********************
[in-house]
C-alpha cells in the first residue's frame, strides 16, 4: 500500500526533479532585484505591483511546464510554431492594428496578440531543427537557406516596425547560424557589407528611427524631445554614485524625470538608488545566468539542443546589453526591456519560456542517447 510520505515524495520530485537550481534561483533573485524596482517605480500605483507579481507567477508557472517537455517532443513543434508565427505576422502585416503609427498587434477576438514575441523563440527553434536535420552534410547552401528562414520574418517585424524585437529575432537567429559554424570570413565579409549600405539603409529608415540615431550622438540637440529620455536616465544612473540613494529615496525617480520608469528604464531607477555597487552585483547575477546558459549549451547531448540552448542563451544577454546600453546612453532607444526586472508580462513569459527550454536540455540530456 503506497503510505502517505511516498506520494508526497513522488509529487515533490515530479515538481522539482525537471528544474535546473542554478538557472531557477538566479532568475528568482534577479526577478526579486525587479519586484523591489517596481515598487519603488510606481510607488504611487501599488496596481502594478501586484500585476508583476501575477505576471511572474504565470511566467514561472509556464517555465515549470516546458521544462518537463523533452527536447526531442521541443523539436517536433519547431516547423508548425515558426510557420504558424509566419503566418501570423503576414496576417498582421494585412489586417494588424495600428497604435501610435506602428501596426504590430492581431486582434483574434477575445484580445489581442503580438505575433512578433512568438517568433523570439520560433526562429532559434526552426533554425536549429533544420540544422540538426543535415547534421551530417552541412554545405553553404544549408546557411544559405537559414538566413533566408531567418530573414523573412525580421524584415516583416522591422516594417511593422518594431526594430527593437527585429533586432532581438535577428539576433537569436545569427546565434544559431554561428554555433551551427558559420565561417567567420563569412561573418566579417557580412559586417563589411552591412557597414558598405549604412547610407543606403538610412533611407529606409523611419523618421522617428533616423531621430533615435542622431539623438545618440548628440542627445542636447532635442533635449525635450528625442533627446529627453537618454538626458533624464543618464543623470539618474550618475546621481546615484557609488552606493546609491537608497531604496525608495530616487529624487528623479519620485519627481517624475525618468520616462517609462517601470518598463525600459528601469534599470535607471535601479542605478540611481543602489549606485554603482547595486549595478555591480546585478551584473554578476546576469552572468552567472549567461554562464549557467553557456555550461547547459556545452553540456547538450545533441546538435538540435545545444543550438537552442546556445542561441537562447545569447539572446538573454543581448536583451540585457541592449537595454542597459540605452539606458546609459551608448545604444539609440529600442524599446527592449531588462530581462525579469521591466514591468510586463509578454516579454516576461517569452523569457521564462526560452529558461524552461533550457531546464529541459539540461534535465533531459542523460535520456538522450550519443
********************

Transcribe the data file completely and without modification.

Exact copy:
[in-house]
C-alpha cells in the first residue's frame, strides 16, 4: 500500500526533479532585484505591483511546464510554431492594428496578440531543427537557406516596425547560424557589407528611427524631445554614485524625470538608488545566468539542443546589453526591456519560456542517447 510520505515524495520530485537550481534561483533573485524596482517605480500605483507579481507567477508557472517537455517532443513543434508565427505576422502585416503609427498587434477576438514575441523563440527553434536535420552534410547552401528562414520574418517585424524585437529575432537567429559554424570570413565579409549600405539603409529608415540615431550622438540637440529620455536616465544612473540613494529615496525617480520608469528604464531607477555597487552585483547575477546558459549549451547531448540552448542563451544577454546600453546612453532607444526586472508580462513569459527550454536540455540530456 503506497503510505502517505511516498506520494508526497513522488509529487515533490515530479515538481522539482525537471528544474535546473542554478538557472531557477538566479532568475528568482534577479526577478526579486525587479519586484523591489517596481515598487519603488510606481510607488504611487501599488496596481502594478501586484500585476508583476501575477505576471511572474504565470511566467514561472509556464517555465515549470516546458521544462518537463523533452527536447526531442521541443523539436517536433519547431516547423508548425515558426510557420504558424509566419503566418501570423503576414496576417498582421494585412489586417494588424495600428497604435501610435506602428501596426504590430492581431486582434483574434477575445484580445489581442503580438505575433512578433512568438517568433523570439520560433526562429532559434526552426533554425536549429533544420540544422540538426543535415547534421551530417552541412554545405553553404544549408546557411544559405537559414538566413533566408531567418530573414523573412525580421524584415516583416522591422516594417511593422518594431526594430527593437527585429533586432532581438535577428539576433537569436545569427546565434544559431554561428554555433551551427558559420565561417567567420563569412561573418566579417557580412559586417563589411552591412557597414558598405549604412547610407543606403538610412533611407529606409523611419523618421522617428533616423531621430533615435542622431539623438545618440548628440542627445542636447532635442533635449525635450528625442533627446529627453537618454538626458533624464543618464543623470539618474550618475546621481546615484557609488552606493546609491537608497531604496525608495530616487529624487528623479519620485519627481517624475525618468520616462517609462517601470518598463525600459528601469534599470535607471535601479542605478540611481543602489549606485554603482547595486549595478555591480546585478551584473554578476546576469552572468552567472549567461554562464549557467553557456555550461547547459556545452553540456547538450545533441546538435538540435545545444543550438537552442546556445542561441537562447545569447539572446538573454543581448536583451540585457541592449537595454542597459540605452539606458546609459551608448545604444539609440529600442524599446527592449531588462530581462525579469521591466514591468510586463509578454516579454516576461517569452523569457521564462526560452529558461524552461533550457531546464529541459539540461534535465533531459542523460535520456538522450550519443